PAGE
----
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U.S. Orders Citizens to Leave DRC over Fears of Civil War

Congolese have been protesting Kabila's plans to stay in power

United States has directed families of its government officials operating in the Democratic Republic of Congo to leave the country amid political violence that has left scores dead and threatened to plunge the vast state into another civil war.

37 protesters were killed recently as opposition supporters protested plans to extend the general elections to July 2017.

The Electoral Commission says it needs more time to clean up the register.

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President Joseph Kabila’s last term in office expires on December 19, viagra dosage http://chachanova.com/wp-content/plugins/contact-form-7/modules/count.php 2016 but opposition suspects he intends to cling to power.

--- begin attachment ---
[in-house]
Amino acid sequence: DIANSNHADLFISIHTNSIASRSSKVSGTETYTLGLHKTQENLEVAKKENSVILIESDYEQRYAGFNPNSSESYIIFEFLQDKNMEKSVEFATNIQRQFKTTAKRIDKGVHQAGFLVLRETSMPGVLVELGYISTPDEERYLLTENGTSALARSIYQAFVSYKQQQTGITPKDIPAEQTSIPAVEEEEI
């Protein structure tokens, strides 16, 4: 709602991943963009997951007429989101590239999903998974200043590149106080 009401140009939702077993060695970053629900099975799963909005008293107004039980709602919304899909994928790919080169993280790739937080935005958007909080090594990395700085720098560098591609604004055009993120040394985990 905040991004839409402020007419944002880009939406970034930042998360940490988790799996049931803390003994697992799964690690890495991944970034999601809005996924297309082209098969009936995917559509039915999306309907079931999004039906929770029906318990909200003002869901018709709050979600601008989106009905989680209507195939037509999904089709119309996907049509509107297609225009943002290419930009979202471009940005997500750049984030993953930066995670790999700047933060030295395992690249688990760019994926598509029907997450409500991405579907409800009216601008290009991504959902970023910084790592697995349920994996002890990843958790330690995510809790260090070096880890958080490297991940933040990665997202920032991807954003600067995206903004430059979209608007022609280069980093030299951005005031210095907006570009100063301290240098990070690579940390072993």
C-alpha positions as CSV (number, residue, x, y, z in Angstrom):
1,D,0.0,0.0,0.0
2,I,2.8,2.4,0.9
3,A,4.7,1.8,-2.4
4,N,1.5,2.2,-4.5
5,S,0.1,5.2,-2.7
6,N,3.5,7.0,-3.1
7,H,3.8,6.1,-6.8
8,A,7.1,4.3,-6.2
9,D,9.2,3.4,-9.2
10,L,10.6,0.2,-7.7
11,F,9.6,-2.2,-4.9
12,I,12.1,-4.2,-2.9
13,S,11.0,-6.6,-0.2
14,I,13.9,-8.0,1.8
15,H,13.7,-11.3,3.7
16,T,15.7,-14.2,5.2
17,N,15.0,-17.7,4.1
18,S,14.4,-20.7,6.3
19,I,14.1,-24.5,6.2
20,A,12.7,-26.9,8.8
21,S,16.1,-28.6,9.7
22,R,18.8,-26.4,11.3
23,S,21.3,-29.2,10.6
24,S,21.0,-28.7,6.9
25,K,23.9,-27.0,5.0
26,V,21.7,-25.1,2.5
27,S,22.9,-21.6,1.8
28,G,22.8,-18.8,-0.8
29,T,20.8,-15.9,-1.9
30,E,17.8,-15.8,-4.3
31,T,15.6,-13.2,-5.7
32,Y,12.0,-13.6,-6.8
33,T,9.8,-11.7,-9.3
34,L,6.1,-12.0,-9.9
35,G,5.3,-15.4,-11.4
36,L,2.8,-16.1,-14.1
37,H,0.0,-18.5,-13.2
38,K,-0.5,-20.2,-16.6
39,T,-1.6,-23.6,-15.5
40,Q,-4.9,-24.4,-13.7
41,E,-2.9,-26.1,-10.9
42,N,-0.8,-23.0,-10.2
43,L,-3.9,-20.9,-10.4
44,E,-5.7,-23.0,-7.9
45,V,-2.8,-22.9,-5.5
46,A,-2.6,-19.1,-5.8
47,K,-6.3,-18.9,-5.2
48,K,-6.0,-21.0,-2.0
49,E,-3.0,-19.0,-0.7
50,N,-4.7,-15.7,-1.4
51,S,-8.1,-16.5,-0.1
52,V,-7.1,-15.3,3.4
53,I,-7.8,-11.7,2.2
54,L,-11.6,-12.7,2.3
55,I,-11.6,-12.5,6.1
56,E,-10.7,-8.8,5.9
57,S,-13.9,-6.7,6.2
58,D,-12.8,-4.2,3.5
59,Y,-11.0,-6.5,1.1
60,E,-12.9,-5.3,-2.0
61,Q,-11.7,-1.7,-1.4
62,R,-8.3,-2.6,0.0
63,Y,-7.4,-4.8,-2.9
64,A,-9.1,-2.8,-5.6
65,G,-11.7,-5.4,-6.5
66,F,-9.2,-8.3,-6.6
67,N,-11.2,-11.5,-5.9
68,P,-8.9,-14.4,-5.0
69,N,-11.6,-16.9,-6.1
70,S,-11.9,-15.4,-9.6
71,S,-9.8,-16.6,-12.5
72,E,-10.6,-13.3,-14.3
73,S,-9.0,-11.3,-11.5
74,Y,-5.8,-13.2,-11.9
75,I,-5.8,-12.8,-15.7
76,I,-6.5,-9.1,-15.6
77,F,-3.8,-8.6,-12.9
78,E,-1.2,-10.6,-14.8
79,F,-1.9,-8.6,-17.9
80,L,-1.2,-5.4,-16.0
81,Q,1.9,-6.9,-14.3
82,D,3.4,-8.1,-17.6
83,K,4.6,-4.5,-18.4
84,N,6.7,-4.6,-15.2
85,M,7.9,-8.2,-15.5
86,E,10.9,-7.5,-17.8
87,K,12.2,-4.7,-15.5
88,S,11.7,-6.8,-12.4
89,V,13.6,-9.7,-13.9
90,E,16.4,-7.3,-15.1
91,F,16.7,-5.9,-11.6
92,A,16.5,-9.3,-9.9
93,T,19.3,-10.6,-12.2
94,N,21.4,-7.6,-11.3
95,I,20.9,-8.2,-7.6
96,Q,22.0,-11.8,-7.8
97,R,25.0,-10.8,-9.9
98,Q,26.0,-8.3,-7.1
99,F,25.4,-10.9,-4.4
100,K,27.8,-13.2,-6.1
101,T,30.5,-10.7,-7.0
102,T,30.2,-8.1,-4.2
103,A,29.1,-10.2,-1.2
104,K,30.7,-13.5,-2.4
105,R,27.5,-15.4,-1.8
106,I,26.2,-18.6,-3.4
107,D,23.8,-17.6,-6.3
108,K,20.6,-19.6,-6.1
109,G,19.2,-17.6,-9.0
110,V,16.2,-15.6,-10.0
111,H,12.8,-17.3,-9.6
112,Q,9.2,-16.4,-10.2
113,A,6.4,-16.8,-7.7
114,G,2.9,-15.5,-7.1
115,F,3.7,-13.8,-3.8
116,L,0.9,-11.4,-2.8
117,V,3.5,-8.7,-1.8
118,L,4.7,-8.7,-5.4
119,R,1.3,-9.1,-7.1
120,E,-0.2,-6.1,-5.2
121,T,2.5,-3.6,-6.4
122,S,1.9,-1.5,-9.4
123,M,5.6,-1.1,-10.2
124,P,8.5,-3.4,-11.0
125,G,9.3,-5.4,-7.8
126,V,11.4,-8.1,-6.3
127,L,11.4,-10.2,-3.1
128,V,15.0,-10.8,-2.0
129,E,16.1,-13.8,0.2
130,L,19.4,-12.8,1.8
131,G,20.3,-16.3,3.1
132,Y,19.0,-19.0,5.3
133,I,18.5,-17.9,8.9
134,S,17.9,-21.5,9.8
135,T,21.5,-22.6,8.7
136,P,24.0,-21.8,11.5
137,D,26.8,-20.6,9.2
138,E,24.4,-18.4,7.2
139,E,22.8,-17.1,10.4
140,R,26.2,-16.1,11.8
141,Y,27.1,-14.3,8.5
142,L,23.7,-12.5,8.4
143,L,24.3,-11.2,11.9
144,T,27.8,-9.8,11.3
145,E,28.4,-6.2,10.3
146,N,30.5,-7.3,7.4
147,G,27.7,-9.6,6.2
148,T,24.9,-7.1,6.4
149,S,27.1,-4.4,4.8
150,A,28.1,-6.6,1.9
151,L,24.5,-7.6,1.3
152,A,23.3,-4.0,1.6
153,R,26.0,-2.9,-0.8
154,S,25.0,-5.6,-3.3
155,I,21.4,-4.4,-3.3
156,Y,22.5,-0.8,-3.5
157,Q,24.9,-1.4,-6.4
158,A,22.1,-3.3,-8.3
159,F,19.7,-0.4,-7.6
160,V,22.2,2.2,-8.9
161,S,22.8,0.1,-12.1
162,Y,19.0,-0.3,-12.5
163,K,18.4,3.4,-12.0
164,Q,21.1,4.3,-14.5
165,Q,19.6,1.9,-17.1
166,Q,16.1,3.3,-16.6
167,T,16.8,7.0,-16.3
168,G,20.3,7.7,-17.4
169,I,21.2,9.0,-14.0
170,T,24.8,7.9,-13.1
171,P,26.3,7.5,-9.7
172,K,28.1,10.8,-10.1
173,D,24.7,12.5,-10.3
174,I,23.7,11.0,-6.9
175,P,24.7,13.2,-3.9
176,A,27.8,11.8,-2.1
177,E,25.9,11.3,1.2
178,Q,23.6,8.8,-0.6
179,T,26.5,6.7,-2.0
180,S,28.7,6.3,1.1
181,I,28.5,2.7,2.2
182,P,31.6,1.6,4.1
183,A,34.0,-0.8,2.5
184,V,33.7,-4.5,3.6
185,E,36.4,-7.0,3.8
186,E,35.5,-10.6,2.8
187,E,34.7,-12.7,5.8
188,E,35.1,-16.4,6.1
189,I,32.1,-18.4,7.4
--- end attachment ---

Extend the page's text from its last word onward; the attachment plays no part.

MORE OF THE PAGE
With tension rising in the mineral-rich country, doctor http://contentisbae.com/wp-content/plugins/buddypress/bp-templates/bp-legacy/buddypress-functions.php the U.S. Department of State on Friday warned its citizens of “continued instability” in DRC.

“The potential for civil unrest is high in parts of Kinshasa and other major cities.  As a result of the deteriorating security situation, nurse http://coogomezplata.com/components/com_k2/templates/default/tag.php family members of U.S. government personnel have been ordered to leave the country beginning September 29,” the U.S. State Department said in a statement seen by ChimpReports.

“Most official U.S. government travel to the DRC has been halted.  The U.S. Embassy is able to provide limited emergency services to U.S. citizens in the DRC,” it added.

U.S. officials said very poor transportation infrastructure throughout the country and poor security conditions make it difficult for the Embassy to provide consular services anywhere outside of Kinshasa.

The development comes just days after U.S. slapped sanctions on two senior army officers in DRC for violently suppressing dissent and undermining democratic institutions in the country.

Kabila has ruled DRC since the assassination of his father Laurent Kabila in 2001.

His election victories have been marred by allegations of rigging and intimidating opponents.

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